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College Football Preview 

James Montgomery is back on his feet after a frightening incident last season. (Plus, profiles of all area teams.)

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The grim-faced medical personnel at Pullman Regional Hospital did not tell James Montgomery his life was in danger, or that they might have to amputate his left leg if they did not operate immediately.

No, they went easy on Montgomery on that fateful Sunday morning last September. They only told Montgomery his season was over, his career might be finished and it was possible he would never walk properly again.

Less than a year later, Montgomery has been named the starting running back at Washington State. Without playing a game, Montgomery might be the national comeback player of the year.

“I spent so much time in the training room, they call me ‘Wonder Body,’” Montgomery says with one of his frequent laughs.

Montgomery has always laughed, smiled and joked frequently. Combined with his considerable skills — Scout.com ranked him 20th in the nation among high school senior running backs in 2005 — it’s easy to see why Montgomery quickly became popular with his Cougar teammates after transferring to WSU from California in 2008.

“He’s a great dude,” says WSU quarterback Marshall Lobbestael. “Great dude.”

The life of the “great dude” from Rancho Cordova, Calif., took a dramatic turn for the worse last Sept. 19. Montgomery came out of the Southern Methodist game — which turned out to be WSU’s lone victory of the season — in the fourth quarter with a seemingly minor calf injury.

“The calf wasn’t really hurting at the time,” Montgomery says. “It was just a little swelling. It didn’t feel like anything was wrong. It felt like your normal after-the-game pain.”

Normal pain turned into excruciating pain during the night.

“It felt like somebody was just pumping it up all through the night, just pumping more and more pressure up in the leg,” Montgomery says. “It got to the point where it felt like there was a brick in there. It felt like I was flexing my muscle as hard I could, nonstop.”

Soon after Montgomery arrived at Pullman Regional at 6 a.m. the day after the game, he was diagnosed with acute compartment syndrome — impaired blood supply in a small area. Dr. Ed Tingstad, a former WSU running back, quickly performed surgery.

“He comes in and he tells me, ‘Your season is over and we don’t know if you’re ever going to be able to walk right,’” Montgomery recalls. “Then they brought the morphine. He didn’t tell me anything was life-threatening, so I wasn’t that scared at the time.”

Only later did Dr. Tingstad inform Montgomery that amputation or even death would have been likely if surgery had been delayed a few hours.

“It changes your whole outlook on everything,” Montgomery says.

Montgomery is not the boastful sort, but he says he plans to run for “at least“ 100 yards when the Cougars open the season at Oklahoma State.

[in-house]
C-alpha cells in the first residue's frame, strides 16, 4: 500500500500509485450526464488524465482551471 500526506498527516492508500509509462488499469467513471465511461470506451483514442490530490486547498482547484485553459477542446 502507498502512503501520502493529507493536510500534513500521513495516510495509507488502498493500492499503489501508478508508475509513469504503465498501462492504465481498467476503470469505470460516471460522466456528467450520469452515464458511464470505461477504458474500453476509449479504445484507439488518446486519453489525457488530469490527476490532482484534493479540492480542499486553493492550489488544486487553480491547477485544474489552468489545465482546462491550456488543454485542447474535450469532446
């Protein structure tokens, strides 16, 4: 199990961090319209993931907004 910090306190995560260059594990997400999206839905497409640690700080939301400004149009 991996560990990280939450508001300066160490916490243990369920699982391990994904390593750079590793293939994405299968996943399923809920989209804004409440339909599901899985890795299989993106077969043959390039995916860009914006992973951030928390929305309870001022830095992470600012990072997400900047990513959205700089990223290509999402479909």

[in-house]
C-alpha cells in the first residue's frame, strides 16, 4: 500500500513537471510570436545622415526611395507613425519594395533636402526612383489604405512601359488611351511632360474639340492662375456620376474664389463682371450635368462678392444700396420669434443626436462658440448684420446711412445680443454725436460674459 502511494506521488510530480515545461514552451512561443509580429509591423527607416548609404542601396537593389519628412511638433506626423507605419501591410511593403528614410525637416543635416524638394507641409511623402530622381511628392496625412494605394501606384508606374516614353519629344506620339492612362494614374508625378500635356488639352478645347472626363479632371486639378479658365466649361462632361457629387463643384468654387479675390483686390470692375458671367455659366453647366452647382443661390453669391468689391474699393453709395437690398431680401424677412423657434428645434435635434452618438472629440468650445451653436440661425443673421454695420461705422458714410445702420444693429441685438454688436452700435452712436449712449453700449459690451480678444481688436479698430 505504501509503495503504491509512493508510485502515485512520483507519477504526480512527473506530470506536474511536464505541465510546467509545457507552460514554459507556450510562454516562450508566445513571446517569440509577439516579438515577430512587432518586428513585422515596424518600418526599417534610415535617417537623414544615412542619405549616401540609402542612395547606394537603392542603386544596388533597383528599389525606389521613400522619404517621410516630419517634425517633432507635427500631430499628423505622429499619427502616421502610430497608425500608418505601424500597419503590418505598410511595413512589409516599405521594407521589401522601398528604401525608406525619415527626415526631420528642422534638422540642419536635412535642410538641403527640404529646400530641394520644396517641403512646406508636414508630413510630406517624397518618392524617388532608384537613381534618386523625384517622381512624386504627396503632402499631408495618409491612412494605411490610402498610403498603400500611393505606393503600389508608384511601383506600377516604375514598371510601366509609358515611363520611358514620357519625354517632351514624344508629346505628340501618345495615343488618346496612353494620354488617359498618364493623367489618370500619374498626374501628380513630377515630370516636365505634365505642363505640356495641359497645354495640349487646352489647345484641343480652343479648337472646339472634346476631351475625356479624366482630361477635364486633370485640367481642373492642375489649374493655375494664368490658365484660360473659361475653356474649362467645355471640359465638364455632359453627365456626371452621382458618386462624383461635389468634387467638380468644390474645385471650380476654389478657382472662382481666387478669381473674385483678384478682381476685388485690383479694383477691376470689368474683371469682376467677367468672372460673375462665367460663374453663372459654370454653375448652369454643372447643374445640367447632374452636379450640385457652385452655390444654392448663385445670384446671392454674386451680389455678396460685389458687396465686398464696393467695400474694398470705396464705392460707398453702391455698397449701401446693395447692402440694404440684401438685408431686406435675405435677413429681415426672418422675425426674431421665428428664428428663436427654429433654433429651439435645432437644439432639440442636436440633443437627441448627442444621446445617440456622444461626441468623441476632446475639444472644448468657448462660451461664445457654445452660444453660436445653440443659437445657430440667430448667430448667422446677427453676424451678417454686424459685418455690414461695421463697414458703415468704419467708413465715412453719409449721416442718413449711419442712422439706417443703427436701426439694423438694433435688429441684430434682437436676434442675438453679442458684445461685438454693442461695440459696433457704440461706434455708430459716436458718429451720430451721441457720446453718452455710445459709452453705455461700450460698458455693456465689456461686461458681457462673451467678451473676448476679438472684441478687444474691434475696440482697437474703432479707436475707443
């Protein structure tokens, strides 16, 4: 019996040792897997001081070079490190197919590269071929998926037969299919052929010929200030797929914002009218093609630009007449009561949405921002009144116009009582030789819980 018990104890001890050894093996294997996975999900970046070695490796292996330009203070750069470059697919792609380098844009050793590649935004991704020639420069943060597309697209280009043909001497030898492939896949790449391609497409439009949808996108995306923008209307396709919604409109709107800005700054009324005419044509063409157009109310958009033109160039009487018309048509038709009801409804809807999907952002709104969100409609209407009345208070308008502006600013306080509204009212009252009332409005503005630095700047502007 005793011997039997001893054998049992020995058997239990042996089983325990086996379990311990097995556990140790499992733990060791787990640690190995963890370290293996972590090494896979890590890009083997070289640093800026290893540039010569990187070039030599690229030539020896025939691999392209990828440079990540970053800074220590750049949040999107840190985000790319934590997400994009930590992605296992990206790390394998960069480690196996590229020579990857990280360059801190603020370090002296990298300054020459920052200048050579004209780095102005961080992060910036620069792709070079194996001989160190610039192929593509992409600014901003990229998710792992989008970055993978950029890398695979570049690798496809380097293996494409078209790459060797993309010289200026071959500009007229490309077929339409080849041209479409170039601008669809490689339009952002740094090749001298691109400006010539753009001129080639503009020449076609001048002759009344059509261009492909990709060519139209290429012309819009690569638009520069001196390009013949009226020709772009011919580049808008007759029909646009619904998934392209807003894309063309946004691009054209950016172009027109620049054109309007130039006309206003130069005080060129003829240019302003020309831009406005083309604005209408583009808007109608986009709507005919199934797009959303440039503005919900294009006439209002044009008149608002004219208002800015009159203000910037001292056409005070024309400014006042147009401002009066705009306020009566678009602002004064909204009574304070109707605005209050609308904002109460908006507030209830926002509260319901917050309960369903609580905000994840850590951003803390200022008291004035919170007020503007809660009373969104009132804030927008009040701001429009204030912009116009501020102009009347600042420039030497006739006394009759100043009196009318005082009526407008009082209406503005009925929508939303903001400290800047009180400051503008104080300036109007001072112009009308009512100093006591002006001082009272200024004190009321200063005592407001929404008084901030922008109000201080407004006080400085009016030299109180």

That would be at least 100 yards more than Montgomery expected to gain the rest of his life when he was lying in the hospital a year ago.

“From what everybody was telling me, I thought it was over,” Montgomery says. “But then it started progressing fast. By Christmas break, I knew I had a shot.”

“He’s done a great job of working through it and having the right perspective on it,” Lobbestael said. “I think it shows a lot about his character.”

“I couldn’t be happier for somebody, I really couldn’t,” coach Paul Wulff said.

Montgomery sat out spring football practice following arthroscopic surgery in December for a micro-fracture in his right knee.

“The first four or five months, it would get really sore … I came back after Fourth of July, and everything felt good,” Montgomery says.

Montgomery is on track to graduate in December with a general studies degree. He dreams of playing in the NFL next year, but said he might apply for a medical hardship year to gain one more season of college eligibility after being limited to three games, 167 rushing yards and one touchdown last year.

“I just want to see how this year goes first,” Montgomery says. “I just want to get out there. I just want to play in all the games. Just show everybody what I can do. If I can still do anything.”

College Football Preview 2010-11

EASTERN WASHINGTON EAGLESSCHOOL.ewu.jpg

2010 Predicted Finish: 2nd in nine-team Big Sky Conference (Big Sky coaches poll).
National Rank:
14th in Football Championship Subdivision (FCS coaches poll).
2009 Record:
8-4 overall, 6-2 Big Sky (2nd).
Coach:
Beau Baldwin (3rd year, 14-9).
Schedule

Thumbs Up: LB J.C. Sherritt, RB Taiwan Jones and DL Renard Williams are preseason All-Americans. Sherritt, a Pullman High School product, led the FCS with a Big Sky-record 14.17 tackles per game last year. The speedy Jones, who ran for more than 1,200 yards last season, should benefit now that Eastern has ditched natural grass for the world’s first red artificial turf field. Junior QB Levi Bo Mitchell, who transferred from Southern Methodist after losing his starting job last year, arrives just in time to replace All-American Matt Nichols.
Thumbs down: The Eagles lost 17 seniors who combined to make 350 starts, and that’s why a 1-4 start can’t be ruled out. Nevada will be favored in the opener at Reno; Eastern should handle NCAA Division II power Central Washington on Nov. 11 at Seattle’s Qwest Field; the home opener is against second-ranked Montana; that game will be followed by tough road tests the next two weeks against No. 24 Montana State and No. 18 Weber State.